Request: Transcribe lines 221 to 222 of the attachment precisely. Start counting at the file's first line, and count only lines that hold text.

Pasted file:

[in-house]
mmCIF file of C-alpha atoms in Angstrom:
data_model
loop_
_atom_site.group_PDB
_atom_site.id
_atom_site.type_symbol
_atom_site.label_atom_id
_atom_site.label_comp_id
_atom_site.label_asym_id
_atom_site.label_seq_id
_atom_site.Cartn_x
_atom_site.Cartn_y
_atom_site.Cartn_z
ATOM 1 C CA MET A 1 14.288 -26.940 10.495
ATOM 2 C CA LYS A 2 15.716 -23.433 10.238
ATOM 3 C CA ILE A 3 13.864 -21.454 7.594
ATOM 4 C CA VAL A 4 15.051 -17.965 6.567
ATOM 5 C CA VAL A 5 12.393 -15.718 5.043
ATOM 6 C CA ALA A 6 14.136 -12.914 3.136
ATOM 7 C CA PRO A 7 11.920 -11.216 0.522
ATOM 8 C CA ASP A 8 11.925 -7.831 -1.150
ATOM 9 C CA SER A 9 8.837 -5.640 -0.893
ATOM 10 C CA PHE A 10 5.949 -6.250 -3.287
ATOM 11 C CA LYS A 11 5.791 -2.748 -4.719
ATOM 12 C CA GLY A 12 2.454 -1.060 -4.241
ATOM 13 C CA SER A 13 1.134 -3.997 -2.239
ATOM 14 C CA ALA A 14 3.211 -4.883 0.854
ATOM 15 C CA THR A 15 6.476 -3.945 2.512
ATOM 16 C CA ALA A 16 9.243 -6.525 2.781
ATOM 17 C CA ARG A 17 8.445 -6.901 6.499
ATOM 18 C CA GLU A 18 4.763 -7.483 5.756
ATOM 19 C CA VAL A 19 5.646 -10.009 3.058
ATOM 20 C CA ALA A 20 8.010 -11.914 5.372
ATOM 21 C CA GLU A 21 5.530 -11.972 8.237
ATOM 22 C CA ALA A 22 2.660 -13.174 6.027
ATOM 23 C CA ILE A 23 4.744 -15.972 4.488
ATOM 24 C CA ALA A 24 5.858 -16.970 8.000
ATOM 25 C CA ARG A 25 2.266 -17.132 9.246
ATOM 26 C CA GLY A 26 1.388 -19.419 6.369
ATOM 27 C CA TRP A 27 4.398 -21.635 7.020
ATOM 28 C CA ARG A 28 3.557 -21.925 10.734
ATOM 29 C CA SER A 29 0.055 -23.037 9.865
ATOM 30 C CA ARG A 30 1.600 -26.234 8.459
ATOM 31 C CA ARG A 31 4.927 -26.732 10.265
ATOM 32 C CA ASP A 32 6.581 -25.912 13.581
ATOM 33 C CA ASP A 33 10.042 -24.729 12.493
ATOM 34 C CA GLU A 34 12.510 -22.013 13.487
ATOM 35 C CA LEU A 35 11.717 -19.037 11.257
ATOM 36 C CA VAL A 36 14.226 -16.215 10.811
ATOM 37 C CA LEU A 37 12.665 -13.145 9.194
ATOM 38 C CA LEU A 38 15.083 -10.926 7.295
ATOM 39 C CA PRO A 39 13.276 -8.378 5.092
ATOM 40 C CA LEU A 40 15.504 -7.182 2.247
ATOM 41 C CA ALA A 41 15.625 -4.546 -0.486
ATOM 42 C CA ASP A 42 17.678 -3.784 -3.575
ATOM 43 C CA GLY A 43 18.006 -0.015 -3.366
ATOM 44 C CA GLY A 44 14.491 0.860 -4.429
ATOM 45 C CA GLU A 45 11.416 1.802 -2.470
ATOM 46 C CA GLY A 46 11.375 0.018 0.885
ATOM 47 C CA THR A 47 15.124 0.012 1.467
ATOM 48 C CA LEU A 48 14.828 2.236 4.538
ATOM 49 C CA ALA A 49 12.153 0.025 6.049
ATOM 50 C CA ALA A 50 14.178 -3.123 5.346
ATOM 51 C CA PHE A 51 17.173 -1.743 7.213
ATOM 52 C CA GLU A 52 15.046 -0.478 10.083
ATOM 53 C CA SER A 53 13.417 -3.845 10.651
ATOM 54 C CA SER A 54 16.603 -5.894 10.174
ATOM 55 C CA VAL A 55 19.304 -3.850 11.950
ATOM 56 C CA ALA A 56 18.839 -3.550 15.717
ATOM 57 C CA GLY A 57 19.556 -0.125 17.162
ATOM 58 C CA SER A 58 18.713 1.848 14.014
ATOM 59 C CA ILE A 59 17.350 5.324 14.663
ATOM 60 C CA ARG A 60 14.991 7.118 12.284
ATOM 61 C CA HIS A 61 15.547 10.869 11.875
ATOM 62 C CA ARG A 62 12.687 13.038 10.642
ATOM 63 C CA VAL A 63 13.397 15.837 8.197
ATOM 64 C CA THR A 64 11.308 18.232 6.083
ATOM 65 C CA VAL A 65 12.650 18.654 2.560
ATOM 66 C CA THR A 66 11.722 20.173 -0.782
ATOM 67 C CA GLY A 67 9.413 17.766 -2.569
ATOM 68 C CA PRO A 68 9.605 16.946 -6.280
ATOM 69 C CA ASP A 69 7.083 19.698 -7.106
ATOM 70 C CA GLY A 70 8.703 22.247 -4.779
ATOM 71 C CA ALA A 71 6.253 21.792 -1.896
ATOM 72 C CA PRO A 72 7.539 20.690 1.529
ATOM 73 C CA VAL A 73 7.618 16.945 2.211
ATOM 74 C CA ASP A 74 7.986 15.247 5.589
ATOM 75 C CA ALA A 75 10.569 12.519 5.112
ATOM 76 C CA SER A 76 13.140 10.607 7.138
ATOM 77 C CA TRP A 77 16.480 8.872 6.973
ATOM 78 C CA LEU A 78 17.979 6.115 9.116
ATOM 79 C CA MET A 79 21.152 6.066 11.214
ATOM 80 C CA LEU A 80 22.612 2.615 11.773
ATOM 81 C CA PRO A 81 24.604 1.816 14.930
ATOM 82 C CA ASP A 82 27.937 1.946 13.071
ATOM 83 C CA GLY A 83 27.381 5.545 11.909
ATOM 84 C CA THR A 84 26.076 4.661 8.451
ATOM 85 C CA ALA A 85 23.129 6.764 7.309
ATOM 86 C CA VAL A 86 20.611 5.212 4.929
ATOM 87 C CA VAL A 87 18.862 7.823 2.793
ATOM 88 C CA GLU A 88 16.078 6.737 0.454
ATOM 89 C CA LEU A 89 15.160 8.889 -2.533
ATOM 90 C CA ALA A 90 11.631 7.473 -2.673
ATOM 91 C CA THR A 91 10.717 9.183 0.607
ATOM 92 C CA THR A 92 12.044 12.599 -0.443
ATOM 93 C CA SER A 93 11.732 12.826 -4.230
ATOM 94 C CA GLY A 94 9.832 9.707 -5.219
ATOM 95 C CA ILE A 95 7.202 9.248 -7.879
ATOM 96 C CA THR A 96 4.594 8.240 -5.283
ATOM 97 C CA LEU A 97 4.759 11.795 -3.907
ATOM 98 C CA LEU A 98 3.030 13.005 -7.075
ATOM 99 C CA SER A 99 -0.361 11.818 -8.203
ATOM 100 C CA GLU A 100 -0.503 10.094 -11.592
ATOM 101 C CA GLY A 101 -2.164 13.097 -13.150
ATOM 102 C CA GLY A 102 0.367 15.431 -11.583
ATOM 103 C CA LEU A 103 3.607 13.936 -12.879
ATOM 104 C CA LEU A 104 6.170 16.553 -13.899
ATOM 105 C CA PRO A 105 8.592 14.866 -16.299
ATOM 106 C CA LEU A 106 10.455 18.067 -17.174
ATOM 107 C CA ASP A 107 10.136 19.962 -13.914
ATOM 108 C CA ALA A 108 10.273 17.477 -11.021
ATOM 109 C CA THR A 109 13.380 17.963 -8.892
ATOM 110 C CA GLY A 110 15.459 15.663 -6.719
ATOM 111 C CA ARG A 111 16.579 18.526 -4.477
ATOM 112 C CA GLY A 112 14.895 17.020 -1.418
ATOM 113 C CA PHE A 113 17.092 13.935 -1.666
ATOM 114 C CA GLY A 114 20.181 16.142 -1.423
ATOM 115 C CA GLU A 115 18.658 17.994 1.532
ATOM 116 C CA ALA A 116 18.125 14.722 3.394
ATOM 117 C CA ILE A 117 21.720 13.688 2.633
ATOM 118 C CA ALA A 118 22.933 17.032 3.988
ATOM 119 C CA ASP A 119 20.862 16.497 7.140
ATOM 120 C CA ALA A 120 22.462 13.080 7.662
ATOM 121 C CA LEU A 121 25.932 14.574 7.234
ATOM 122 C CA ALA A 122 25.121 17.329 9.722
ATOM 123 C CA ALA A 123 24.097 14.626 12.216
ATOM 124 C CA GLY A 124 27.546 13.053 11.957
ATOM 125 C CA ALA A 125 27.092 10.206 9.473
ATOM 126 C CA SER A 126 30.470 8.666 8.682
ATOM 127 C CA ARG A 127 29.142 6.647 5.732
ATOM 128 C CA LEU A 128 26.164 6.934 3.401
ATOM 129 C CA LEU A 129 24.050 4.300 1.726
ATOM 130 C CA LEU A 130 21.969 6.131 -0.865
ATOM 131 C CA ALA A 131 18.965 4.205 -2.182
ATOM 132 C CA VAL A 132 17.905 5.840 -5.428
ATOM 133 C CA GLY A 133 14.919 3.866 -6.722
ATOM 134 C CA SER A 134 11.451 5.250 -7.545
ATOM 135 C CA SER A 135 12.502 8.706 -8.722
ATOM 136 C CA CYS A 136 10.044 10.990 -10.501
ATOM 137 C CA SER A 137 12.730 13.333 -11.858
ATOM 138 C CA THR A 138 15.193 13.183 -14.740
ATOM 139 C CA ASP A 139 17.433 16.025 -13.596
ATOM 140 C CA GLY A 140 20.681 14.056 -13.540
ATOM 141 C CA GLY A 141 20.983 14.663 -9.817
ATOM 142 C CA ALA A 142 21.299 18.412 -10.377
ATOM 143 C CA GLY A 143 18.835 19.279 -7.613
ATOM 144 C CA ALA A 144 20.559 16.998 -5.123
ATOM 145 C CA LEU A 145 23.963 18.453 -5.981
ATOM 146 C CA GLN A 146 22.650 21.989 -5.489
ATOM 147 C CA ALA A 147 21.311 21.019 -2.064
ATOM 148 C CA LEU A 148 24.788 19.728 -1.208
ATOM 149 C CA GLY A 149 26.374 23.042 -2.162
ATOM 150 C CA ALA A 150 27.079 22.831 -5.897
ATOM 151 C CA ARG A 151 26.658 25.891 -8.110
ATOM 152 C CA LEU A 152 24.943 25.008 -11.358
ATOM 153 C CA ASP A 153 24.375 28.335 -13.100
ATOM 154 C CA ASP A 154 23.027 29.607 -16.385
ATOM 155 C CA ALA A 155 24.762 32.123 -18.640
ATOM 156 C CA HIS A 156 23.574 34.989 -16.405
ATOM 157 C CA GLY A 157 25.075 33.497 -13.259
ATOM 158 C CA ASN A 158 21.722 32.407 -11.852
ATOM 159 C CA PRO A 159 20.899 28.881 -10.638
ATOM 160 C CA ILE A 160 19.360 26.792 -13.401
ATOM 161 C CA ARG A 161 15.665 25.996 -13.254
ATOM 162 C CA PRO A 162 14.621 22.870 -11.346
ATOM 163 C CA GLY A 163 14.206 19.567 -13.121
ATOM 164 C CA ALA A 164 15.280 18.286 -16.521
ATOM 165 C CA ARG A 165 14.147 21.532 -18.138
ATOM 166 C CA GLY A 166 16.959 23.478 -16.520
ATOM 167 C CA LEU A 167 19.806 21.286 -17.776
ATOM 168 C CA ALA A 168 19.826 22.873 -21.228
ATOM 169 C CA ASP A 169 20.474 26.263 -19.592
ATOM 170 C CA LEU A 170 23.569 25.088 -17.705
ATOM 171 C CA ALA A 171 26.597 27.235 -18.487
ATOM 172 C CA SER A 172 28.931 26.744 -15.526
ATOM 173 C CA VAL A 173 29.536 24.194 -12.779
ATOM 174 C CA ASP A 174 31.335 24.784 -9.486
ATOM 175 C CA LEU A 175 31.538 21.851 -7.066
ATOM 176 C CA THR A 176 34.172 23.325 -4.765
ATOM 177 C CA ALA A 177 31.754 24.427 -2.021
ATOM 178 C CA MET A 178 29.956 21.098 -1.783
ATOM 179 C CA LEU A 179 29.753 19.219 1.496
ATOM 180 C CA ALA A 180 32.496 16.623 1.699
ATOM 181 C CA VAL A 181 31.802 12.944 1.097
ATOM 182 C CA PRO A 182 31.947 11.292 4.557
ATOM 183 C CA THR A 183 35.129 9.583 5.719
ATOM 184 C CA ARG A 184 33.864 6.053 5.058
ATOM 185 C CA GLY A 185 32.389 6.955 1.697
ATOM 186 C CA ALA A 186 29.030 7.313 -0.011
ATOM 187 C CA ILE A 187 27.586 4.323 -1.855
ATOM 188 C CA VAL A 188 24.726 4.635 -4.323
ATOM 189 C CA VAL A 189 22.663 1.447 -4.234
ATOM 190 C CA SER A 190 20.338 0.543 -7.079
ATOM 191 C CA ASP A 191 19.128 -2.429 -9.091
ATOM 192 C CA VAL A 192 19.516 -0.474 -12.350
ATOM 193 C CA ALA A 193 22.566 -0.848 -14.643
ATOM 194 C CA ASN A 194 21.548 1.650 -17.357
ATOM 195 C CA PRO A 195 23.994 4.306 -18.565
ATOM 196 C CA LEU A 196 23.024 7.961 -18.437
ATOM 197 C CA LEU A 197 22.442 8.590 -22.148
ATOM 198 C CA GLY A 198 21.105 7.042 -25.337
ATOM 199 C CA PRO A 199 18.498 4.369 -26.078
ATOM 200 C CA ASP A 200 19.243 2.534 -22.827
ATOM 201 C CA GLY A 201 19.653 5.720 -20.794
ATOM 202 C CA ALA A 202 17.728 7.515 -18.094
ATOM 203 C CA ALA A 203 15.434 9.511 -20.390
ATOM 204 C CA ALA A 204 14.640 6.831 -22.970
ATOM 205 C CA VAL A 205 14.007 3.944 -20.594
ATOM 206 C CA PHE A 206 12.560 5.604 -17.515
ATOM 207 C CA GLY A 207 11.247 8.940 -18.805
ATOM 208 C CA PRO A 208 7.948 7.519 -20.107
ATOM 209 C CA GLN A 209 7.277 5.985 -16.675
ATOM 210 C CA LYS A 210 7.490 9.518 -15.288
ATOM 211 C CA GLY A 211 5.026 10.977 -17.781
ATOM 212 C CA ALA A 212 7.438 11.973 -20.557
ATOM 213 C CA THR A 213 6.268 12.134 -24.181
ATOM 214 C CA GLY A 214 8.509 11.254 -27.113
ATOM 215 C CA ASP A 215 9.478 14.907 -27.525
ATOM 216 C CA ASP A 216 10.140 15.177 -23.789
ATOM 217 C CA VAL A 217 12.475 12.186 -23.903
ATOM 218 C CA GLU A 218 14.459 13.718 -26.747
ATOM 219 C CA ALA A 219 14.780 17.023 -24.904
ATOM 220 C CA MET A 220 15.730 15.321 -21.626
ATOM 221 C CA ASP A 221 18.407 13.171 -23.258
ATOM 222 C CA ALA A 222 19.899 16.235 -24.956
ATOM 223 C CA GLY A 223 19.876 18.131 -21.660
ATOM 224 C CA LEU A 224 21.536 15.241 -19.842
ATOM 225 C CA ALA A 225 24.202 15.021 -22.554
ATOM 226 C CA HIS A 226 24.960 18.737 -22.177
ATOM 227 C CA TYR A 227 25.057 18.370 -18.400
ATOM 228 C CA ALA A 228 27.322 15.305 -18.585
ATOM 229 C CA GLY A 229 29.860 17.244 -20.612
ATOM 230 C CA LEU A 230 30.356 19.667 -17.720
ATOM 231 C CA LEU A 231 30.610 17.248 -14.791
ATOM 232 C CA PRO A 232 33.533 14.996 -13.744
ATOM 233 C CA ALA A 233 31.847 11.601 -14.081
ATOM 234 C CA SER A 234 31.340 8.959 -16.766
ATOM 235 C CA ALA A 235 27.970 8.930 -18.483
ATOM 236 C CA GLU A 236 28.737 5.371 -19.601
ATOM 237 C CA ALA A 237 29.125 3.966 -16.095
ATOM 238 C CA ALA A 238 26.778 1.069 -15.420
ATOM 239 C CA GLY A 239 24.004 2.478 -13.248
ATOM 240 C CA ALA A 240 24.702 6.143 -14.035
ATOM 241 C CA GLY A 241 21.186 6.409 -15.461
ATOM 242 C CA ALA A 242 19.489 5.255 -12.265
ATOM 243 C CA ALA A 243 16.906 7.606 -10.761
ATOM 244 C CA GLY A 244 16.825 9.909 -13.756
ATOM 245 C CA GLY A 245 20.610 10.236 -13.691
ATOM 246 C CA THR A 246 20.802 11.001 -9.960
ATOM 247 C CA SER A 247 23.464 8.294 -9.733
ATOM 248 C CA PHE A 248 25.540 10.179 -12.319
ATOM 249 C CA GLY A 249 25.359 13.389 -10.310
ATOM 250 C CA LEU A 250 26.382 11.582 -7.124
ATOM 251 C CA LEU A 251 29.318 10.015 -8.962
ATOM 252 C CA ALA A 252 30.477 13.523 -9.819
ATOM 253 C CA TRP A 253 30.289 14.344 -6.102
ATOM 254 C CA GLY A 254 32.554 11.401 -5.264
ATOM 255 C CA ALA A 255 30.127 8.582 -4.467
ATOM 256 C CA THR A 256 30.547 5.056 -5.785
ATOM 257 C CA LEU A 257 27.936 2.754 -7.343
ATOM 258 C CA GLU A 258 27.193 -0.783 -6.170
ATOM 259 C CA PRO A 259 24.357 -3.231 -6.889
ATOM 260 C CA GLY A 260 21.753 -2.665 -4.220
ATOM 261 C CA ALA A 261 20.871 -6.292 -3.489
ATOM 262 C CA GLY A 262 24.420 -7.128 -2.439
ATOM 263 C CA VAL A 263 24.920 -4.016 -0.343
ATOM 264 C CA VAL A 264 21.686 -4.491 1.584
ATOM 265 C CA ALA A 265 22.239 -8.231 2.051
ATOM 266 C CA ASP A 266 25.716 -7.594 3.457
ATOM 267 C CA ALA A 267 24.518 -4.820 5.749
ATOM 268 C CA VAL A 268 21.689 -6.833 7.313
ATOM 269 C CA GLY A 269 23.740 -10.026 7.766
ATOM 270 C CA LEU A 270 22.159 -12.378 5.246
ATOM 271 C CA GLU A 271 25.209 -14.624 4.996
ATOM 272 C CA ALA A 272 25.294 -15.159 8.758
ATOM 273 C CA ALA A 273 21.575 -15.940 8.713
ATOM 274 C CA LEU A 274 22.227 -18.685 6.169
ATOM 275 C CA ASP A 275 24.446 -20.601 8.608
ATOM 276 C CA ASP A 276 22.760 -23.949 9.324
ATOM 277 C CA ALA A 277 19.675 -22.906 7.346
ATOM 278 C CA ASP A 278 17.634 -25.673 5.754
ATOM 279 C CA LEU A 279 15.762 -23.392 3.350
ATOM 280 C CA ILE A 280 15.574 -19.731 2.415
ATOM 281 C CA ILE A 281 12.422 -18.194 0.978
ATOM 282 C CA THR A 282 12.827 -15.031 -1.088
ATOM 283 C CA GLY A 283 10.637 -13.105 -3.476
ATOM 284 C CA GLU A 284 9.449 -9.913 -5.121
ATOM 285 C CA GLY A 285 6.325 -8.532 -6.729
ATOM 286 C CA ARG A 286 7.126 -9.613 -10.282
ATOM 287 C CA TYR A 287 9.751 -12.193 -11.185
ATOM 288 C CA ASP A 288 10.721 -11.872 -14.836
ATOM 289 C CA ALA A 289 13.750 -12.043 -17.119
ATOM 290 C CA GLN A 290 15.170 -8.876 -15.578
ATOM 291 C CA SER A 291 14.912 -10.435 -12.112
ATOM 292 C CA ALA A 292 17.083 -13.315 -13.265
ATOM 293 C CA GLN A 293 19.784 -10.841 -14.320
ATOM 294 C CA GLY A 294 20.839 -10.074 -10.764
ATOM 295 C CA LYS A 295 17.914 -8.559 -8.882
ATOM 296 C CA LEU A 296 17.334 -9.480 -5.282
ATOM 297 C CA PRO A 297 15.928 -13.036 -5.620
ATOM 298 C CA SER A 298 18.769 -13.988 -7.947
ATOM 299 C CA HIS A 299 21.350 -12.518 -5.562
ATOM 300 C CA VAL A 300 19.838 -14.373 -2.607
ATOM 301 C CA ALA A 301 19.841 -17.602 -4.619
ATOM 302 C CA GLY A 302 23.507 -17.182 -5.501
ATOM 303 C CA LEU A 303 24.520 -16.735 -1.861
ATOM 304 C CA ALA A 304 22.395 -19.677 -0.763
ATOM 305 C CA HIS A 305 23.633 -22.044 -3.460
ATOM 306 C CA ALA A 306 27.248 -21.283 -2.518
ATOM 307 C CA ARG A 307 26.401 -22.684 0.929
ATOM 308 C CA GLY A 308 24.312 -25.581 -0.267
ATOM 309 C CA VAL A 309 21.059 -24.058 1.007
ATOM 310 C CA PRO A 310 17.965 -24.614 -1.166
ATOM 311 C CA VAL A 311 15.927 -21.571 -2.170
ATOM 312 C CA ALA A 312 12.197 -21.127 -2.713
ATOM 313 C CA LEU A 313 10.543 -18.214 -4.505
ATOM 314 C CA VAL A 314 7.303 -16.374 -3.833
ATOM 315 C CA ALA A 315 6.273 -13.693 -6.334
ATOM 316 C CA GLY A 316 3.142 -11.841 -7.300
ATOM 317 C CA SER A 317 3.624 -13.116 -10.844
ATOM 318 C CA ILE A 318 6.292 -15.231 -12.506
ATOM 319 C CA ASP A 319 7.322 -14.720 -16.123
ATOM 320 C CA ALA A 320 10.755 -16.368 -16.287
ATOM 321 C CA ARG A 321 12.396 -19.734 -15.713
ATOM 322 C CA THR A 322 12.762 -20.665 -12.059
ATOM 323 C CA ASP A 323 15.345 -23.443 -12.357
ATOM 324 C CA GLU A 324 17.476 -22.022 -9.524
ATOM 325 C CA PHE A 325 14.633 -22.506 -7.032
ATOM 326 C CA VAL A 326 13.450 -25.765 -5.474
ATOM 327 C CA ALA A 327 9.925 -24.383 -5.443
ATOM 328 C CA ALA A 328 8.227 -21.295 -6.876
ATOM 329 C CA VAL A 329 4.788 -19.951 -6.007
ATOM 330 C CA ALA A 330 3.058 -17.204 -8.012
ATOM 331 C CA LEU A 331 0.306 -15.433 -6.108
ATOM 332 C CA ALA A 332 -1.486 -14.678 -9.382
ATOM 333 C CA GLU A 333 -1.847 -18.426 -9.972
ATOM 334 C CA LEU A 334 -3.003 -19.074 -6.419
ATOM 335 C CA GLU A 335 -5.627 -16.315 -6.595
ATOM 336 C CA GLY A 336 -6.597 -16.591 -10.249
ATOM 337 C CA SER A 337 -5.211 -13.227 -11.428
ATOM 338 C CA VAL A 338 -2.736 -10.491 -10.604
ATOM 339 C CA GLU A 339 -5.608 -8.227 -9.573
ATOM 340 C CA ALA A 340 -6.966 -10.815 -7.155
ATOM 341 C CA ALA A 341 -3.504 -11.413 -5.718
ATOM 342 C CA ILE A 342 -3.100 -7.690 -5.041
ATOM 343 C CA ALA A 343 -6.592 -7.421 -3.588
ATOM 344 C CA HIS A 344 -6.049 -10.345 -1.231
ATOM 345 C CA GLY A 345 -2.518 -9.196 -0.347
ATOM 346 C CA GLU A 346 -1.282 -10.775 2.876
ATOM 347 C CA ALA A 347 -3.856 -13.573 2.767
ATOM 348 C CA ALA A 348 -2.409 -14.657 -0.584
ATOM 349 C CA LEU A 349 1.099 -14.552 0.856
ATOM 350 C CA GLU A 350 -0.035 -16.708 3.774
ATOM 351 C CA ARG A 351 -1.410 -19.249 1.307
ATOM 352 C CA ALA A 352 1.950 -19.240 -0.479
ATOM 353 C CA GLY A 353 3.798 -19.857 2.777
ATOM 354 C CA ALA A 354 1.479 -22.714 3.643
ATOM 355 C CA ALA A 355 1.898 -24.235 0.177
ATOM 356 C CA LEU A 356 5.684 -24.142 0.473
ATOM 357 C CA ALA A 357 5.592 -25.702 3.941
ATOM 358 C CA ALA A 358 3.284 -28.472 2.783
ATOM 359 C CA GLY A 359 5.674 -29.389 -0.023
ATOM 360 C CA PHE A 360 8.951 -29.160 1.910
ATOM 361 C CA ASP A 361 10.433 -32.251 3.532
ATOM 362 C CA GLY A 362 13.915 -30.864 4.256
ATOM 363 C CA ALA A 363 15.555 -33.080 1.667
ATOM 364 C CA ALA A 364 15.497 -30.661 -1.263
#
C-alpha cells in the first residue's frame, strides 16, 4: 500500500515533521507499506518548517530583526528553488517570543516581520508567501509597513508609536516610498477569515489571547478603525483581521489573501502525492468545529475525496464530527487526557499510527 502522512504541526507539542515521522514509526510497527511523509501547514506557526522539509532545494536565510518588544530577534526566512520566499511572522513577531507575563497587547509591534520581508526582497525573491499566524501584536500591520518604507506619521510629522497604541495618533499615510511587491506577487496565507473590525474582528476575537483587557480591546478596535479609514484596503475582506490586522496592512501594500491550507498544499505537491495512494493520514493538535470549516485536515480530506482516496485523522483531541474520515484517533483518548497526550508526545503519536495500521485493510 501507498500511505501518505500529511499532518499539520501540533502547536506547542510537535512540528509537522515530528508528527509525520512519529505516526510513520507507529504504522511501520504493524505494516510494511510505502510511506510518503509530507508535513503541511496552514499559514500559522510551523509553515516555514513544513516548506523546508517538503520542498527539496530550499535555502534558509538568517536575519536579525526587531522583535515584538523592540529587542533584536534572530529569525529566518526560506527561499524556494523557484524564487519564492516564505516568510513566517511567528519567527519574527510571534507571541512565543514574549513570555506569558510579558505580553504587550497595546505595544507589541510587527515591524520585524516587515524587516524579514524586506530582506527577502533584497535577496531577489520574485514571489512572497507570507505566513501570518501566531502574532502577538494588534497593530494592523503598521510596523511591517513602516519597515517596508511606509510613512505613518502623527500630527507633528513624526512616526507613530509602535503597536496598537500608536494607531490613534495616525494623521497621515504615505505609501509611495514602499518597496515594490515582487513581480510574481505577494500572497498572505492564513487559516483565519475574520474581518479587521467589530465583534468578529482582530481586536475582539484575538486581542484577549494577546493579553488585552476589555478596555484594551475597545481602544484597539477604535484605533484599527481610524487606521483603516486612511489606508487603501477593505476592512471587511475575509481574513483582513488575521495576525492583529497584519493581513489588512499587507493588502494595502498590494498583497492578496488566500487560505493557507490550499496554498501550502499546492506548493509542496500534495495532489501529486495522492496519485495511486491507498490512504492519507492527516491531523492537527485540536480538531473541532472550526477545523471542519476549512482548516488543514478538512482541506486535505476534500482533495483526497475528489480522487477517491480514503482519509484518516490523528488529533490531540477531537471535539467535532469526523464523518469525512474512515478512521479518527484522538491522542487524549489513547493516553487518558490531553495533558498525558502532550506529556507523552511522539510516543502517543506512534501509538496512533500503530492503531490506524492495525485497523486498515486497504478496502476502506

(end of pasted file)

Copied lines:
ATOM 207 C CA GLY A 207 11.247 8.940 -18.805
ATOM 208 C CA PRO A 208 7.948 7.519 -20.107